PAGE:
The Minnesota Legislature is currently considering a bill, approved by the House Public Safety Committee on March 21, that would end the use of video and audio recording in criminal courtrooms in the state. On Wednesday, the Minnesota Supreme Court held a hearing on extending a pilot program that has allowed video cameras in some criminal proceedings since 2015. Here is a brief overview of the history of the issue and the arguments for and against allowing video cameras in Minnesota courtrooms.
Have cameras always been banned from courtrooms?
Still photography, audio recording and video cameras were prohibited in federal courts beginning 1946. The U.S. Supreme Court ruled in 1981 that states may decide whether to allow video cameras in criminal trials.
Some lower federal courts began allowing electronic coverage of some proceedings with a judge’s authorization in 1991, after a committee appointed by Supreme Court Chief Justice William Rehnquist recommended a pilot program for civil cases. The Supreme Court does not allow cameras, though it does release transcripts and audio of arguments.
According to the Radio Television Digital News Association, nearly every state allows cameras into courtrooms in at least some circumstances. Minnesota has long been among the most restrictive states, prohibiting video cameras in the state Supreme Court until 2005. Except for limited program in the 1980s, cameras were not allowed in criminal cases in lower courts until a pilot program began in 2015.
What are the current rules in Minnesota?
The Minnesota Supreme Court has allowed some news organizations to set up video cameras in the courtroom and post video online after hearings are concluded. It has permitted Twin Cities Public Television (TPT) to post video recordings its website since 2005, and has posted videos on the state judicial branch's website since 2016.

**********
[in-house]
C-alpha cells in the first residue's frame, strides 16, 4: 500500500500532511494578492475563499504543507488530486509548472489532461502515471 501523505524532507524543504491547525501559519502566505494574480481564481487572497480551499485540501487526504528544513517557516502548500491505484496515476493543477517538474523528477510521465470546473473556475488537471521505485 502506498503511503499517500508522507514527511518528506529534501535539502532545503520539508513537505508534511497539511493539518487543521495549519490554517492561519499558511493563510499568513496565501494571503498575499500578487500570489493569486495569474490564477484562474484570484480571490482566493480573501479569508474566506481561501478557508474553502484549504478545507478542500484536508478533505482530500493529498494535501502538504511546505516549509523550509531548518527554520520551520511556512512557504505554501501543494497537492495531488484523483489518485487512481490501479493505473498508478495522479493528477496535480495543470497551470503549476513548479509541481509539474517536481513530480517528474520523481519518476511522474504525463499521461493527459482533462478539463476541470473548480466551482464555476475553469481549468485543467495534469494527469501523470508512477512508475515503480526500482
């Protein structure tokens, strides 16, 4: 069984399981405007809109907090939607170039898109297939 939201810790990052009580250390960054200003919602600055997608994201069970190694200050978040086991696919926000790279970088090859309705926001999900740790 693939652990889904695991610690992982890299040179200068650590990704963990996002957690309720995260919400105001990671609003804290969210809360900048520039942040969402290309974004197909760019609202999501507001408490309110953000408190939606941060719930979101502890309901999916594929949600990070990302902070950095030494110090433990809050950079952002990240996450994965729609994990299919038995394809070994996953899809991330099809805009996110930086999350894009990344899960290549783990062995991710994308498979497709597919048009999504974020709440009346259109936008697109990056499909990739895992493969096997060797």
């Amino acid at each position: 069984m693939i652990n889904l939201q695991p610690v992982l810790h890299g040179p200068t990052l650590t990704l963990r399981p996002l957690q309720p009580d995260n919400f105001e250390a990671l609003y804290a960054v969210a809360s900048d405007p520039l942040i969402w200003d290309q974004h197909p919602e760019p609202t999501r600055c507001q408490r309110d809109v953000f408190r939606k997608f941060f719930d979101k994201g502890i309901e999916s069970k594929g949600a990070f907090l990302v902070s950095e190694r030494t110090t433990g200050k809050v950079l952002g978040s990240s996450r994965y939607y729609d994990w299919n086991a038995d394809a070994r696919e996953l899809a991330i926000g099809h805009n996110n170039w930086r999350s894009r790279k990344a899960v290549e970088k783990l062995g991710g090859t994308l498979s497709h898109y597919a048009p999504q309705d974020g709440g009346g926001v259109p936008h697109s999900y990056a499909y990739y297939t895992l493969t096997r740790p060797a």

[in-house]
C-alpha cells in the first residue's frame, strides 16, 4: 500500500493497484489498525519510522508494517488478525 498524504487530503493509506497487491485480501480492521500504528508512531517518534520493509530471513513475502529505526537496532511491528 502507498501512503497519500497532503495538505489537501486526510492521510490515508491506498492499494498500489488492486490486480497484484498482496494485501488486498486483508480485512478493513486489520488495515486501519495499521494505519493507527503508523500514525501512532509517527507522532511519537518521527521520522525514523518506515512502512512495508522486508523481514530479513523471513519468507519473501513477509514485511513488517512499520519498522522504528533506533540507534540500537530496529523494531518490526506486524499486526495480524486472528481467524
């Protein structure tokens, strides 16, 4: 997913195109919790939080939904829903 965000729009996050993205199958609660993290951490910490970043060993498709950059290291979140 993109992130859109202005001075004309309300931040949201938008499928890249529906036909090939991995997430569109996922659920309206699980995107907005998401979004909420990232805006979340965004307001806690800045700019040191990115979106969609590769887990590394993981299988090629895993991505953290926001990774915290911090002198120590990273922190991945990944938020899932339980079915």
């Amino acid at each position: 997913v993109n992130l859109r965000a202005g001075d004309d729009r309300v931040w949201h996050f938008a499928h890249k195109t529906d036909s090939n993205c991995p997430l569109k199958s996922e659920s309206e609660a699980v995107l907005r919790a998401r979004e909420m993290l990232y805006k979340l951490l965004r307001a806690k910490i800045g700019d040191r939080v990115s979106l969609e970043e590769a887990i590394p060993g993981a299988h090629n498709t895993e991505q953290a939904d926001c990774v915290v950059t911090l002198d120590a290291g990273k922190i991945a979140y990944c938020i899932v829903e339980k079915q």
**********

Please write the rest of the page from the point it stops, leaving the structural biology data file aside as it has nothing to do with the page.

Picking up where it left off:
A program to allow video cameras in courtrooms during civil cases began in 2011. A pilot project authorized by the state Supreme Court that began in 2015 allows cameras in criminal cases during sentencing and other post-conviction proceedings with a judge’s permission. Cameras can’t be used in domestic violence, criminal sexual assault or juvenile cases, when jurors are present or in special courts such as those that deal with drug or veterans cases. A victim or witness must approve being filmed, and jurors can never be shown.
In 2017, the Supreme Court for the first time allowed a live-stream of arguments in the state Legislature’s lawsuit against Gov. Mark Dayton over the governor’s veto of the Legislature’s budget.
What would the bill in the Legislature do?
The House Public Safety Committee approved a bill March 21 that would bar video and audio use in court unless the defendant, victim, prosecutor, subpoenaed witnesses and judge agree to allow it. It would also prohibit the use of state funds to expand the use of audio and video coverage of criminal trials in fiscal years 2018-2019. A corresponding bill has also been introduced in the Senate.
What’s the status of the pilot project?
An advisory committee on criminal procedure rules recommended in December that the state Supreme Court adopt the rules permanently. Minnesota Supreme Court justices could also decide to expand or end the project. A public hearing on the project was held on April 25.
What are the arguments for and against allowing cameras in the courtroom?
Proponents say they increase government transparency and can help the public understand how the justice system works.
Victim advocates argue cameras intrude on the privacy of victims and could make them hesitant to report crimes. Others say the prospect of grandstanding for cameras could make it harder to settle some cases and worry the media will focus on the most sensational cases.
The Minnesota State Bar Association opposes continuing the Supreme Court pilot project, but does not support the Legislature’s bill because it attempts to “usurp the role of the judicial branch and legislate how the judicial branch should carry out its functions.”